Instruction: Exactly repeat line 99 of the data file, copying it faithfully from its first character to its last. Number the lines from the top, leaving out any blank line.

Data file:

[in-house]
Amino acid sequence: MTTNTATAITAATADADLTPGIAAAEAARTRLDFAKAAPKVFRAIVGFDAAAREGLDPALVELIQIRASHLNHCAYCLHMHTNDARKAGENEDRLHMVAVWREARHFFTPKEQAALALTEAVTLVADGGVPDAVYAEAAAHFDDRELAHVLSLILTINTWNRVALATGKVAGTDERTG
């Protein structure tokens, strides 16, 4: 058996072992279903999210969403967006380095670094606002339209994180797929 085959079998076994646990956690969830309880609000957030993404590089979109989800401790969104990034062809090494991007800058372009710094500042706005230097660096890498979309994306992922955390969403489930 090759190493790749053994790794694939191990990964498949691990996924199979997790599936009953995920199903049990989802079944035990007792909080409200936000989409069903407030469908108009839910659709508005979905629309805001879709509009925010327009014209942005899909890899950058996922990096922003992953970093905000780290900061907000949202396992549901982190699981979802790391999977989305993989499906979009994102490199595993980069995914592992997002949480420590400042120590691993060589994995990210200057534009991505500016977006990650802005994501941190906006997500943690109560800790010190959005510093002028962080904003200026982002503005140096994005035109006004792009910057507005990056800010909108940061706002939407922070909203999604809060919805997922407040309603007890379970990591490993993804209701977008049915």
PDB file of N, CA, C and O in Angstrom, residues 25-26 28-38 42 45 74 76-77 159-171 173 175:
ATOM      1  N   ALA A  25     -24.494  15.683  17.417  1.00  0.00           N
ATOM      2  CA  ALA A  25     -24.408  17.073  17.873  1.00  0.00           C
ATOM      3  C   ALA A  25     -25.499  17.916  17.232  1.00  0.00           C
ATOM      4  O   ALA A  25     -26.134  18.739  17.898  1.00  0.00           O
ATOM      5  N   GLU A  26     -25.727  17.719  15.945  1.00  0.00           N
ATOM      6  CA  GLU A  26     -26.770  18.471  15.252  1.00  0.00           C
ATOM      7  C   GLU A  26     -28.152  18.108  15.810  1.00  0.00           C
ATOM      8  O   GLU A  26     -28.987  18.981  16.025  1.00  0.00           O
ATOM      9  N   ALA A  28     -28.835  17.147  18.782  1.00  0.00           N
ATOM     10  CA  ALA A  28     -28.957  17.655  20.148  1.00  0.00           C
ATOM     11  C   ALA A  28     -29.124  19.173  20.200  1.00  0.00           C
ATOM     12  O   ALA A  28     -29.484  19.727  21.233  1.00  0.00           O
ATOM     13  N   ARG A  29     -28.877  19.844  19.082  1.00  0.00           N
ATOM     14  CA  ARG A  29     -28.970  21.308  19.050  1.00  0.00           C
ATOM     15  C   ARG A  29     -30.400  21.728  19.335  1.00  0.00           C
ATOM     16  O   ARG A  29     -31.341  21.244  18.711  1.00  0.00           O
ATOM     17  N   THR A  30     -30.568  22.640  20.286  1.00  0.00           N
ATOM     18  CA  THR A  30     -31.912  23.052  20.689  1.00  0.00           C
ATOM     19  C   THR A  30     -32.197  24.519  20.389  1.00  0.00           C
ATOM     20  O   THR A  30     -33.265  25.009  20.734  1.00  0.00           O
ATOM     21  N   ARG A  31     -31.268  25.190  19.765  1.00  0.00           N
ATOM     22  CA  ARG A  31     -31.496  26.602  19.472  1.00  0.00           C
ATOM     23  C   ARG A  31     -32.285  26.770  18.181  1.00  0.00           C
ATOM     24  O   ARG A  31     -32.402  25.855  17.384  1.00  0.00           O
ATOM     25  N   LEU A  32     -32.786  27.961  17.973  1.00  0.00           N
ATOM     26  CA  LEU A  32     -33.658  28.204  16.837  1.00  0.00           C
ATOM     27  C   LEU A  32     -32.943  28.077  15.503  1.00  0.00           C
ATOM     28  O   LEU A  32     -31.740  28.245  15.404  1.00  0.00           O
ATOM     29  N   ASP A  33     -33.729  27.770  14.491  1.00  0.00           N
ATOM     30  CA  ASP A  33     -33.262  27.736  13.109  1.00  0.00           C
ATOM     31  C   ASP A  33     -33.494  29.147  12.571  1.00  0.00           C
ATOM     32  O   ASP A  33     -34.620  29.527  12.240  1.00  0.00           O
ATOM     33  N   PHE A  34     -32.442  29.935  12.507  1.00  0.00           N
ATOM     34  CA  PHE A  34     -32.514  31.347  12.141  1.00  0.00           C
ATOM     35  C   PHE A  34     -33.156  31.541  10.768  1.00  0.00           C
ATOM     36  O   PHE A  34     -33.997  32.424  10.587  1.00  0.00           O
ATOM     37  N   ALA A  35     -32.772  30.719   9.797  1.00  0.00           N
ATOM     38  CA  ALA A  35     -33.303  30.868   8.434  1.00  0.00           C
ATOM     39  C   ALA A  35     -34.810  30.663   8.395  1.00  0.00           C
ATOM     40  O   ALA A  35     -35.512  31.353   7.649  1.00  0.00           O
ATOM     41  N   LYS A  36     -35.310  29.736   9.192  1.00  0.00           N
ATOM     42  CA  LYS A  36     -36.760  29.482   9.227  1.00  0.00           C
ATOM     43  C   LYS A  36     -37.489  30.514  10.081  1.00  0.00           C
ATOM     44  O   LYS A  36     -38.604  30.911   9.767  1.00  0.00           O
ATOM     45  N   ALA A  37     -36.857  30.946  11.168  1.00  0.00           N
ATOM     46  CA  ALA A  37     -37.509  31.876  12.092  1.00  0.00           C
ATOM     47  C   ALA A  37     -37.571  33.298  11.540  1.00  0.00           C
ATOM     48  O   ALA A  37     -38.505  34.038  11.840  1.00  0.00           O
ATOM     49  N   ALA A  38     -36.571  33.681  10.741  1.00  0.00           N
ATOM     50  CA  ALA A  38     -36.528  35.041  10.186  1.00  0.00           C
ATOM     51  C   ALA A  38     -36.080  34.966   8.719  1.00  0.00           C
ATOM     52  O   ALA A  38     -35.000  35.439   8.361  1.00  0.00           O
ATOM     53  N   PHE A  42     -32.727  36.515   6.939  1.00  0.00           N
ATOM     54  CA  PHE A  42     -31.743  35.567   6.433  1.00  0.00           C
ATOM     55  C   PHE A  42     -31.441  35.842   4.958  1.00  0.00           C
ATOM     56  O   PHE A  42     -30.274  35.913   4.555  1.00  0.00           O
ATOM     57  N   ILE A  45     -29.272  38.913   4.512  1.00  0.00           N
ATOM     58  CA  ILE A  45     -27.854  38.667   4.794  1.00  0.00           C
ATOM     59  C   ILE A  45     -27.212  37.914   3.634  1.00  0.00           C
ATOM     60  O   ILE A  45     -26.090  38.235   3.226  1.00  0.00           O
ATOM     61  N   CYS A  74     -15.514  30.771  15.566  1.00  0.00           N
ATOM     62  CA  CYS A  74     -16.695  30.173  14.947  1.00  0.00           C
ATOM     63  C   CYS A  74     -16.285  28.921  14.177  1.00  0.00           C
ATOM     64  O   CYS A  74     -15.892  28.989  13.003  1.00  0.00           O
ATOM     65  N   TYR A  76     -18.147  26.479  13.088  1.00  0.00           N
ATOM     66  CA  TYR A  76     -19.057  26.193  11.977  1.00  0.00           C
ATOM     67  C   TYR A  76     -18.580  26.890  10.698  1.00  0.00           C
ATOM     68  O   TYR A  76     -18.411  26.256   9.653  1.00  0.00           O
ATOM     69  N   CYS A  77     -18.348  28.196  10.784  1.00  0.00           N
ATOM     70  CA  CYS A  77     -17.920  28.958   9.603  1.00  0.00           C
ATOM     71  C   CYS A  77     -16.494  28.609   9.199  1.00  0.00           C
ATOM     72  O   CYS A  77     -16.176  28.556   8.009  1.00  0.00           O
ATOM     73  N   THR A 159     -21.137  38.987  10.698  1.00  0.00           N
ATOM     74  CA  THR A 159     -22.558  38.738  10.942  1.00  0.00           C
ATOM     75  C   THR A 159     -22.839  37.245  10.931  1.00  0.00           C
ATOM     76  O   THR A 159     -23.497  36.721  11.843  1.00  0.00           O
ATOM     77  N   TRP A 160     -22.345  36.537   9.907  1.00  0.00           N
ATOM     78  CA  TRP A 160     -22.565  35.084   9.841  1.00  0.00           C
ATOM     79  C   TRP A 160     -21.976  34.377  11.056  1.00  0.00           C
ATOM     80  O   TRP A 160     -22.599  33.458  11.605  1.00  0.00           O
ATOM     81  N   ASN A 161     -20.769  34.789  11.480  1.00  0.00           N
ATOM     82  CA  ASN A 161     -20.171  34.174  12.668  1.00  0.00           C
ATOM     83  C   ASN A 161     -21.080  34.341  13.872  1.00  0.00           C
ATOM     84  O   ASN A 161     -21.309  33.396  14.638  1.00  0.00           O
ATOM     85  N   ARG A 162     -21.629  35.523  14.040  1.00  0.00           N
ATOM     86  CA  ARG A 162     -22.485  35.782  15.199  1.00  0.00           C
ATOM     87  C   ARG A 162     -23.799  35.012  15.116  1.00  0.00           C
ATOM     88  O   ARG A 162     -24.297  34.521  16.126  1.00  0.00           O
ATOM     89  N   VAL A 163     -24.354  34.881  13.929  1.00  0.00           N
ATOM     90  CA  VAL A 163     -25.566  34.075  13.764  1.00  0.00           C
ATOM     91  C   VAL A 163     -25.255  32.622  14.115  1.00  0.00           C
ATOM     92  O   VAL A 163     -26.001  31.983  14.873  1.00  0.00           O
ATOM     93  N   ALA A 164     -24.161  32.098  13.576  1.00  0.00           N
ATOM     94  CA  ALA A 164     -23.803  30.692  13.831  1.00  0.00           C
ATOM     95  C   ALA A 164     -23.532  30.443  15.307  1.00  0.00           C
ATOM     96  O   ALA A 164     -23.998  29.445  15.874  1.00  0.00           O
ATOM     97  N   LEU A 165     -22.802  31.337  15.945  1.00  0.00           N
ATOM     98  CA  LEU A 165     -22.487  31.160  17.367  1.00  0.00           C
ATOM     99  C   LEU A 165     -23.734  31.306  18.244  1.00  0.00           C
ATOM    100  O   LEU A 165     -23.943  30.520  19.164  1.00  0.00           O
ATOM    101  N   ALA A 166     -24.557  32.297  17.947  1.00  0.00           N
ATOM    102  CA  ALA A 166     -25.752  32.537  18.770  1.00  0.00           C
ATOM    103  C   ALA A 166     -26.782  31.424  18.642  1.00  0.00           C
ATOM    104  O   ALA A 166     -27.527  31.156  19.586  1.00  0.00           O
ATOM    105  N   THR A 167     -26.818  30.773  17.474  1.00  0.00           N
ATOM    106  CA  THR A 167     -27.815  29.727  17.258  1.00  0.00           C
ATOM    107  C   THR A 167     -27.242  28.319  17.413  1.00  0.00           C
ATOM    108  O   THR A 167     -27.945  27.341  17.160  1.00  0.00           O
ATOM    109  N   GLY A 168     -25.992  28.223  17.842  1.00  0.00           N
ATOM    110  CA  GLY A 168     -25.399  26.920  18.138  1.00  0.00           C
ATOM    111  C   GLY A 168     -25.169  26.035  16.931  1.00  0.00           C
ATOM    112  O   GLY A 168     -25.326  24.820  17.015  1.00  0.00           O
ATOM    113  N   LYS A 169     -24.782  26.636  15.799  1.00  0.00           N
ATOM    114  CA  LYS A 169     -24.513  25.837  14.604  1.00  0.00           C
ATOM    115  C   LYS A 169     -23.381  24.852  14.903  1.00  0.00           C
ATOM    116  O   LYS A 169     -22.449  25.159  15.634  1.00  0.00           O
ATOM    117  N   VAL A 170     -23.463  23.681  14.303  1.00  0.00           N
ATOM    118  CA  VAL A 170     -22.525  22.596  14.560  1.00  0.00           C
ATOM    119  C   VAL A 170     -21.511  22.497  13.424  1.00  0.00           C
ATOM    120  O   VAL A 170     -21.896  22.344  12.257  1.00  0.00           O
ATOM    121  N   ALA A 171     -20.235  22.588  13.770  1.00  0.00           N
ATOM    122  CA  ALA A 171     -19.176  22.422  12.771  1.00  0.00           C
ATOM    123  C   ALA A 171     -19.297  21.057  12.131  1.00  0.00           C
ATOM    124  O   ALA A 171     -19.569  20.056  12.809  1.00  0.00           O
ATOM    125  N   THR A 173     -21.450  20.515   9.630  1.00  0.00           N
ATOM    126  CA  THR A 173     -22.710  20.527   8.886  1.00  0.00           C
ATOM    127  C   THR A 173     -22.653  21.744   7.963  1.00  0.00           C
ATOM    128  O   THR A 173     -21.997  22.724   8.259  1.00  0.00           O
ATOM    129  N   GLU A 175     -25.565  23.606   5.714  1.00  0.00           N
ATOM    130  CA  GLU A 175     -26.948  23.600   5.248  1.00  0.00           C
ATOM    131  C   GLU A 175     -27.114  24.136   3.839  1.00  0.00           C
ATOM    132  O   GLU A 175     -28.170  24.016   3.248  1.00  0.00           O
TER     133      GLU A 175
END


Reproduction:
ATOM     95  C   ALA A 164     -23.532  30.443  15.307  1.00  0.00           C